I imagine as I go on writing it will become more personable and relatable. Until then please enjoy this post on the significance of colour.
Most traditions take colour very seriously. It is never just used. Even in art history you find that most of iconography is about colour-coding an image. Take for example ANY woman in blue. She is the Madonna or at least someone will raise their hand and comment on her Mary-likeness (at least for European paintings). Outside of Europe there are alternate colour-coding systems that I find more meaningful. I looked at 14-16c Japanese female shamans or priestesses known as miko, who traditionally wore wear red and white. Although I didn’t look into the history or use of these colours in Japanese clothing (I wasn’t interested yet), I had noticed a trend in comments and questions. I was wearing a red skirt with a white band above it and had people unfamiliar with miko practices note the “Asia inspired” outfit. After doing various modifications I became interested in more complex colour systems, some are even gender specific. Using Nepalese shamans as an example, they wear red and white but to evoke the feminine and masculine respectively.
I found that more popular than red and white was the use of the rainbow. Why stop at 2 when you can have 7? The use of the rainbow interested me, it’s a loaded symbol. Consider the Christian usage as the signifier of God’s promise to never flood the world again. Or how it is used to signify support and alliance with(in) the LBGTQ community. My favourite use (as I hope many of you know) is for children born after a miscarriage, still birth, or infant death. The child that comes after the storm of grief is the rainbow baby (although my sister thought these were “gay babies” – interpret as you will.) Rainbow babies will always give me goosebumps, it’s just so powerful.
Shamans often use the rainbow to invoke the sprits or the intangible. Rainbows are created by white light that is reflected, refracted, and/or dispersed through water. They have an ephemeral quality to them that is easily used in shamans’ rituals. I will discuss my own use of rainbows in relation to Dark Green Shamanism as the research in this area is less important to me.
There is a song about rainbows involving a little elf named Roy G. Biv and I think of it every time I get to work using the rainbow. Much to my shame I have omit indigo from my system. Indigo is that colour which some say is violet and other say is blue, for this reason there is no indigo chalk or thread that I could find. It was either blue or violet. I continue to use of the rainbow because of its history in spiritual connection. Shamans – like myself – are seen as being highly attuned to nature and its surrounding spirits/voice/existences. I have chosen to personify the voices by separating the rainbow and correlating colours with entities. I don’t feel the need to have all colours present nor do they require any specific balance. Instead, I am concerned with their presentation. Assigning value and meaning to each colour dictates its use. In performance that would be considered part of the score.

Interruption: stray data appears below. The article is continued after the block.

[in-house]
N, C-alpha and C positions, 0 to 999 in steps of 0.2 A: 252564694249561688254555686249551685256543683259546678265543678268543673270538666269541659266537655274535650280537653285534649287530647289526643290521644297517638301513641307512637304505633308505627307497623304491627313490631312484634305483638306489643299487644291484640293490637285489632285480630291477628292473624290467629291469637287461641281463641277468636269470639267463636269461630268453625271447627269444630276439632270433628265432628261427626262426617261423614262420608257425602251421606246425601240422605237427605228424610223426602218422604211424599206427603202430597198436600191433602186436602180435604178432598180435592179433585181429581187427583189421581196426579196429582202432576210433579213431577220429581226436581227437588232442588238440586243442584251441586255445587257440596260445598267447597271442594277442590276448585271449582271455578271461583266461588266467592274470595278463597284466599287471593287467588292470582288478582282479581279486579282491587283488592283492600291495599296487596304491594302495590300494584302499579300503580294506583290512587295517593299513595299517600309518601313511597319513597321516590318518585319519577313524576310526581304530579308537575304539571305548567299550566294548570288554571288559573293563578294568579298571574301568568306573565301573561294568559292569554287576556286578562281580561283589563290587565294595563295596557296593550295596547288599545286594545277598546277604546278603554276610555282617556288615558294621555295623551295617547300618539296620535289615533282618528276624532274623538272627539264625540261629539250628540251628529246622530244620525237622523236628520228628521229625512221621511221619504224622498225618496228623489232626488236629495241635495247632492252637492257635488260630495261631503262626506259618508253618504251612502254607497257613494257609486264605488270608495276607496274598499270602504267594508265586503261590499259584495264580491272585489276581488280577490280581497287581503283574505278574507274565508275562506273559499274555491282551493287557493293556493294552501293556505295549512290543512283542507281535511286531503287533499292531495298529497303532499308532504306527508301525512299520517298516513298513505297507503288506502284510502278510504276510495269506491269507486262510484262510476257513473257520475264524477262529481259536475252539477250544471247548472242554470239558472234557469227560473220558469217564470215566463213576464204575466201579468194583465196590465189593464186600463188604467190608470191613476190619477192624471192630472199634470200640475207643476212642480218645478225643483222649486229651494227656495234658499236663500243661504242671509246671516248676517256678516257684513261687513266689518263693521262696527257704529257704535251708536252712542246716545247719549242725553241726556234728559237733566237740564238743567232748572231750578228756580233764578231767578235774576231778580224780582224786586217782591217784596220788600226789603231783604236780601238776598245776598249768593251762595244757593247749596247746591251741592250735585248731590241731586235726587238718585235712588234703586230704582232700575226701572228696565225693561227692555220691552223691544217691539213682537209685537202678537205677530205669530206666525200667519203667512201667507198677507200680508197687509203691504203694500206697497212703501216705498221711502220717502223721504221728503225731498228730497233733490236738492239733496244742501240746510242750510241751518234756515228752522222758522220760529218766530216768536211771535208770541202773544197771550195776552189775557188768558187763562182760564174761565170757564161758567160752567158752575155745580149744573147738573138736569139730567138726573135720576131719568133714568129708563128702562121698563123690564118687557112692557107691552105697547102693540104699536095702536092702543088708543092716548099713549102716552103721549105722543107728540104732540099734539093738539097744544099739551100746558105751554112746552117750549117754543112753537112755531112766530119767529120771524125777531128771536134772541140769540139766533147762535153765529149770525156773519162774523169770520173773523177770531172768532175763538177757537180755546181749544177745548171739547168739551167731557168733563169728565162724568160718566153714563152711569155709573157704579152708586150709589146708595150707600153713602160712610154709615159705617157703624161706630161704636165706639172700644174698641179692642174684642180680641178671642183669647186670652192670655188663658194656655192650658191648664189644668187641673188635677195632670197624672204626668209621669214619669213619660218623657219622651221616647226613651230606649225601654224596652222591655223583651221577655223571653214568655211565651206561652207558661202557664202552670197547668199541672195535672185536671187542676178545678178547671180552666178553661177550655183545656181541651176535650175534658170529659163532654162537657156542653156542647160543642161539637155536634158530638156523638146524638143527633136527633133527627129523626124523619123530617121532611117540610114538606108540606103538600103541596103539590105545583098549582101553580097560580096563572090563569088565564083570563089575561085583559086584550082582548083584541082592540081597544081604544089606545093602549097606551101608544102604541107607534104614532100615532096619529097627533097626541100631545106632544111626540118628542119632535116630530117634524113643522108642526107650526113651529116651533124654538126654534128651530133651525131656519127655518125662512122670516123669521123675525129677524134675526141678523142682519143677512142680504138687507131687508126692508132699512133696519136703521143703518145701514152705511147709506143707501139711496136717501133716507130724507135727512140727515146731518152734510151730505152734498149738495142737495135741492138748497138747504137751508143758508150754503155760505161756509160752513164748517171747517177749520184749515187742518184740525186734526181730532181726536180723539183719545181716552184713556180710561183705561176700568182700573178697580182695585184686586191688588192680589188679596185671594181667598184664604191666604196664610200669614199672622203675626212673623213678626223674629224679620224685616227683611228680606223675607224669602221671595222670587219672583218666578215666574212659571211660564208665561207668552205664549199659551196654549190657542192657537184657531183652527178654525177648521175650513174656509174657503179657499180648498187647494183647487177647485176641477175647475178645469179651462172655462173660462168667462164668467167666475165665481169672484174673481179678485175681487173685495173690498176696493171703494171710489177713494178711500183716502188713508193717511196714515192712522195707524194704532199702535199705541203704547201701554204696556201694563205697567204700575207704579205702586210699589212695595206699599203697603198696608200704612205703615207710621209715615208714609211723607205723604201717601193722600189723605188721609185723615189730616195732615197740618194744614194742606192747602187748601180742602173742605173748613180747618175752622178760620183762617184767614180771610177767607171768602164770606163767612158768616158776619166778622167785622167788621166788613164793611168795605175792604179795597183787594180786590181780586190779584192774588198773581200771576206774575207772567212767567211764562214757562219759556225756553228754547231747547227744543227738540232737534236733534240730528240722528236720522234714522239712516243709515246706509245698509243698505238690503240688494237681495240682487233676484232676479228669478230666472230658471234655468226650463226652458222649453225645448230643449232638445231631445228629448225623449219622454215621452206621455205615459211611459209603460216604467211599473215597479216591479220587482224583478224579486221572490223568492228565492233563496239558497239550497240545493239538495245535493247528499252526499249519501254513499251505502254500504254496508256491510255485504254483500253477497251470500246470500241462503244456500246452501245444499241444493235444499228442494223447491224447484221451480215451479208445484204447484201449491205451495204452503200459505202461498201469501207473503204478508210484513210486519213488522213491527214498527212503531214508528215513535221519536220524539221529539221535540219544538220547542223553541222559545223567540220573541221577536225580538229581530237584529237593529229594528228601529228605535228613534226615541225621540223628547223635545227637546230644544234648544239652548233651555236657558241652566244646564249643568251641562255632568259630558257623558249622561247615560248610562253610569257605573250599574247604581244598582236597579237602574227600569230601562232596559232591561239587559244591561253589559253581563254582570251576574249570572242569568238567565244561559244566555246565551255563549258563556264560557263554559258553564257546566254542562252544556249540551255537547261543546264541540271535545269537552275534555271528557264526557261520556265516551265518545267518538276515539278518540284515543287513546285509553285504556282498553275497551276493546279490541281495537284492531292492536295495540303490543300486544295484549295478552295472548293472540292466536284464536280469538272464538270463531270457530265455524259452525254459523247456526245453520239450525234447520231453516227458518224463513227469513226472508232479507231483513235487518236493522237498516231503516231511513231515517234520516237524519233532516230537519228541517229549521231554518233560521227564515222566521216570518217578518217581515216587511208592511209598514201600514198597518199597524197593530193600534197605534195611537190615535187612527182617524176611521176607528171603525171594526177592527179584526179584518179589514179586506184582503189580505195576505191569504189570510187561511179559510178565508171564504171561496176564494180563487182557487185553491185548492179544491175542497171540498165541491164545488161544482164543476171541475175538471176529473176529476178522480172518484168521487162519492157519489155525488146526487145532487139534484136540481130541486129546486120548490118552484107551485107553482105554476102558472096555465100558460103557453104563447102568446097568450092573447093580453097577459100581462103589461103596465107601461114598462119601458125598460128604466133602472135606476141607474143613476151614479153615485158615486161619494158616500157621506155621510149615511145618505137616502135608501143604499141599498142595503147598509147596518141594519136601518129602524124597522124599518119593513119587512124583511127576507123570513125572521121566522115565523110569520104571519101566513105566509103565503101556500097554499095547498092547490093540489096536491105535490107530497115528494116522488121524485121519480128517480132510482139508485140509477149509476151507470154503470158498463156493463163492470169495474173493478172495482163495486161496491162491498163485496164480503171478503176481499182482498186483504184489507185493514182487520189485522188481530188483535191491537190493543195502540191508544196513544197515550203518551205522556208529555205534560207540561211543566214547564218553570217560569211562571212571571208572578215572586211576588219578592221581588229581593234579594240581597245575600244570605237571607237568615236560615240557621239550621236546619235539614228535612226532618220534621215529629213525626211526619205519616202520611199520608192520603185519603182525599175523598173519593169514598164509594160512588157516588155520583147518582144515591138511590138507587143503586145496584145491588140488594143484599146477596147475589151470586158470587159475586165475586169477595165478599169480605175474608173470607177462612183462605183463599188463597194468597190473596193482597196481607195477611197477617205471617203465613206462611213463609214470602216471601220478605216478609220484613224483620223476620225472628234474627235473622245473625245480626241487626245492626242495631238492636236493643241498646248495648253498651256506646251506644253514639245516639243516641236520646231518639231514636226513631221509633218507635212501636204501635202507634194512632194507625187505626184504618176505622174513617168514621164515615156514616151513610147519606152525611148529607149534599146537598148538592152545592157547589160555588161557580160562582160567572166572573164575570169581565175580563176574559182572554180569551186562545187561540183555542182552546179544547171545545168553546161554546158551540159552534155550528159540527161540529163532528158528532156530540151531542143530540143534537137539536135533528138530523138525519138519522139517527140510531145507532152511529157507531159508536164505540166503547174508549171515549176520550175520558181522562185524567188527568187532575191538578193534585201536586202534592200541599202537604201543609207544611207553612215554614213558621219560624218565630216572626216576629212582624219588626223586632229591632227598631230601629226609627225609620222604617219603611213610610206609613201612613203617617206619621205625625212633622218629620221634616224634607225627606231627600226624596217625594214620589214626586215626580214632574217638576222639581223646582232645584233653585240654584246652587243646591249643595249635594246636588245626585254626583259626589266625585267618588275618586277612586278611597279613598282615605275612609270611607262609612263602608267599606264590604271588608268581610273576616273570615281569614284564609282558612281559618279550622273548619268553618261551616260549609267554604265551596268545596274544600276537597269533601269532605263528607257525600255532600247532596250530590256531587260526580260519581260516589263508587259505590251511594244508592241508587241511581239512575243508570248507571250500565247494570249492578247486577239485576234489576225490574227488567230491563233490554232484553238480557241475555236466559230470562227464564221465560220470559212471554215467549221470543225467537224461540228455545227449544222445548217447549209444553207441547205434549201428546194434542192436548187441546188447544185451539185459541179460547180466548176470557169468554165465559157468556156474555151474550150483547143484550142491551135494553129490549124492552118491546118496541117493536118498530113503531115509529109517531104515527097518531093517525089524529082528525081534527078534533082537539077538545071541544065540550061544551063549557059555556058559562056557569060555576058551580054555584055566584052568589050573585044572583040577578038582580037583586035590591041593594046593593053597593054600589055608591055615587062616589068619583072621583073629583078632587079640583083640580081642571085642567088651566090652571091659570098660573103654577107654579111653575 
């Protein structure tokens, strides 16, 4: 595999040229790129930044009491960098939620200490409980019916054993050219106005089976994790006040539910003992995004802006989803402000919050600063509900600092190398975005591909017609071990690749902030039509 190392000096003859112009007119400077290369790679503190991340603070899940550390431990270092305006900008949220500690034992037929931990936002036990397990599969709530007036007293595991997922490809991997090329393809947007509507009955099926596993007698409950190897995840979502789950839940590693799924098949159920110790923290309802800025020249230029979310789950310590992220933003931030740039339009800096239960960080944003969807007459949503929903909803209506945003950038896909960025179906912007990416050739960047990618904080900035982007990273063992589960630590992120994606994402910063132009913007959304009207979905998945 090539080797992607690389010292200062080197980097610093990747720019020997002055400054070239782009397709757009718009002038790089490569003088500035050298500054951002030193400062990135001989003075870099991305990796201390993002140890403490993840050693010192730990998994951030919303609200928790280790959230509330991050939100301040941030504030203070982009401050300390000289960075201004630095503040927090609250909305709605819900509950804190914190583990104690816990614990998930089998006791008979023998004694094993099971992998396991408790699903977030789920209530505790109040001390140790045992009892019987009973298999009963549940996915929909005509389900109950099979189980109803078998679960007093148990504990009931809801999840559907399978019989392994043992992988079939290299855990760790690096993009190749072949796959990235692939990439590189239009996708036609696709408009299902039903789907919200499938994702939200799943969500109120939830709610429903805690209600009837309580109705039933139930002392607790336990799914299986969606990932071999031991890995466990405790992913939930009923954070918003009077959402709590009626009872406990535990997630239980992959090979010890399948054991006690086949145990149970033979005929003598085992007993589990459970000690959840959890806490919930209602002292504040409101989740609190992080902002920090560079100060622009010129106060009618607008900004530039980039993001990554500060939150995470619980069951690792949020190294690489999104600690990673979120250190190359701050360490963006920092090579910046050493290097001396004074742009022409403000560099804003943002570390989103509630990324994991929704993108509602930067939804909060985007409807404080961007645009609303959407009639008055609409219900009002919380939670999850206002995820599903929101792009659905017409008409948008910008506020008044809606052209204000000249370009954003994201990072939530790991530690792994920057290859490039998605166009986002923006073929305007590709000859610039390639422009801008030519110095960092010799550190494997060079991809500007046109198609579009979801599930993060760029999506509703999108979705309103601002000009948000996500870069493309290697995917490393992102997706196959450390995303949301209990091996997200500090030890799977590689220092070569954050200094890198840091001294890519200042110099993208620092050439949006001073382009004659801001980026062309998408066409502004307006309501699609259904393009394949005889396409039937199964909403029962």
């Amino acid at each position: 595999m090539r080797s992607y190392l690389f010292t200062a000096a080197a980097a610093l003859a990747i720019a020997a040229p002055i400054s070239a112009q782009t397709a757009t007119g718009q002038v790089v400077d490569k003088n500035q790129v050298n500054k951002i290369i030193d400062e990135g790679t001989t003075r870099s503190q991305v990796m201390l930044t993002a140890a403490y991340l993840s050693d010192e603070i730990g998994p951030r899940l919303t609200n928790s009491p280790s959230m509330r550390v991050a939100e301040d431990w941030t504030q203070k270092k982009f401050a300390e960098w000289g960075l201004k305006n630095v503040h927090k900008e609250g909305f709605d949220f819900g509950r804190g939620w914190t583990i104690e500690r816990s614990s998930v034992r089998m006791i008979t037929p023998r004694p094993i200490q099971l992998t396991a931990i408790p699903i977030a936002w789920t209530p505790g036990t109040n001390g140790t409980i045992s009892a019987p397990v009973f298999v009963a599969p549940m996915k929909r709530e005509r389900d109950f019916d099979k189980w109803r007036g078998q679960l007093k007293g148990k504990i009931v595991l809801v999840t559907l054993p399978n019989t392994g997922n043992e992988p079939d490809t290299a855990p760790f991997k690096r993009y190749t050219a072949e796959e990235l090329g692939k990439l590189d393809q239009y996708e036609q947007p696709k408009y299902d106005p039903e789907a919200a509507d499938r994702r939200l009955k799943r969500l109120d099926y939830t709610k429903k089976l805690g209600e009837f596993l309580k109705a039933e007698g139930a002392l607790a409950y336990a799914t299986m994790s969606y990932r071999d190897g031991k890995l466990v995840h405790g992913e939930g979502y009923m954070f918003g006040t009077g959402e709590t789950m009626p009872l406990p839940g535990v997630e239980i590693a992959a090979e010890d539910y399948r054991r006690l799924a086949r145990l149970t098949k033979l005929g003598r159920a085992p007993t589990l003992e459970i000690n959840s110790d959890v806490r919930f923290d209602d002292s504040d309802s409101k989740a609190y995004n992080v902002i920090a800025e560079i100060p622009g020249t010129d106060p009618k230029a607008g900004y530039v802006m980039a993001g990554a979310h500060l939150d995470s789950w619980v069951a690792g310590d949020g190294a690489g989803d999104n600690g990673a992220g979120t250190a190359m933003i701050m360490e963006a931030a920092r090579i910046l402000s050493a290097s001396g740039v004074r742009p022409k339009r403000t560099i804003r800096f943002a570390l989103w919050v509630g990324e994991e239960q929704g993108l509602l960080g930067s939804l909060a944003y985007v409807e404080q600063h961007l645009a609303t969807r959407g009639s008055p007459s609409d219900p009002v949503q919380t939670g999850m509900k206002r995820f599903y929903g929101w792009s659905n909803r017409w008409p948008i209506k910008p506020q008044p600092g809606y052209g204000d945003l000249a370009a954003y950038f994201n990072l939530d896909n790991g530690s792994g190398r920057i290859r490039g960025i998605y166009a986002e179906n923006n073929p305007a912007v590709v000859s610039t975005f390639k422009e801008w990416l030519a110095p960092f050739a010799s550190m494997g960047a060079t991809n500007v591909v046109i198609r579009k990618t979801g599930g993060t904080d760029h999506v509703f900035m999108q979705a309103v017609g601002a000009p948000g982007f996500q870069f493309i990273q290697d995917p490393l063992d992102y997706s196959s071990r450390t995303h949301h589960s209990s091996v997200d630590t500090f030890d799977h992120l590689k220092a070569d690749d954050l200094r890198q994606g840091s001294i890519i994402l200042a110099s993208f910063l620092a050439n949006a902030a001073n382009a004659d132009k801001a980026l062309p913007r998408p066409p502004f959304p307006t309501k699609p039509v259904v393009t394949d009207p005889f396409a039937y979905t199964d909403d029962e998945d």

Red is blood. It stays in straight lines often campaigned by dashes. It references the veins and capillaries in the body. The lines are very contained. Outside the human body blood pools so another acceptable form is wide smears or actual puddling if the material being used is a liquid.
Orange is the (human) body. I draw with orange in repeating arrows with straight lines trailing behind it. I do that because of my belief system within Dark Green Religion. Humans are a problem; they are destructive and create artificial boundaries resulting in violence.
Yellow is the sun. I am focused on plant life and the sun sustains them, but also the sun has implications of the heavens so I have avoided it thus far. Generally, I use radiating beams of alternating length. So far the length of the beams has no meaning. This may change.
Green is plant life. I draw them as interweaving dashes. I think of them as peas – the only plant I’ve successfully grown. I also use the width of them to refer to either feast or famine. Very basic but very important to my work.
Blue is water. I have done other work about water and the body and so the way I use the blue is very important to me personally. I draw it across rather than vertical. I don’t want to reference rain but the great bodies of water. I draw the blue in a funnel shape usually. Water is very flexible though and I use it also in a curve or full circle. A full circle to call for water, an empty circle to call for its absence.
Violet is spirit. I use it in aggressive zigzag or soft sigsag. They refer to the type of action I am trying to convey through its usage. The aggressive line call for immediate action and the softness calls for either tenderness/forgiveness or a slow change.
In my next post I will have full images of these in a ritual for rain as I used them.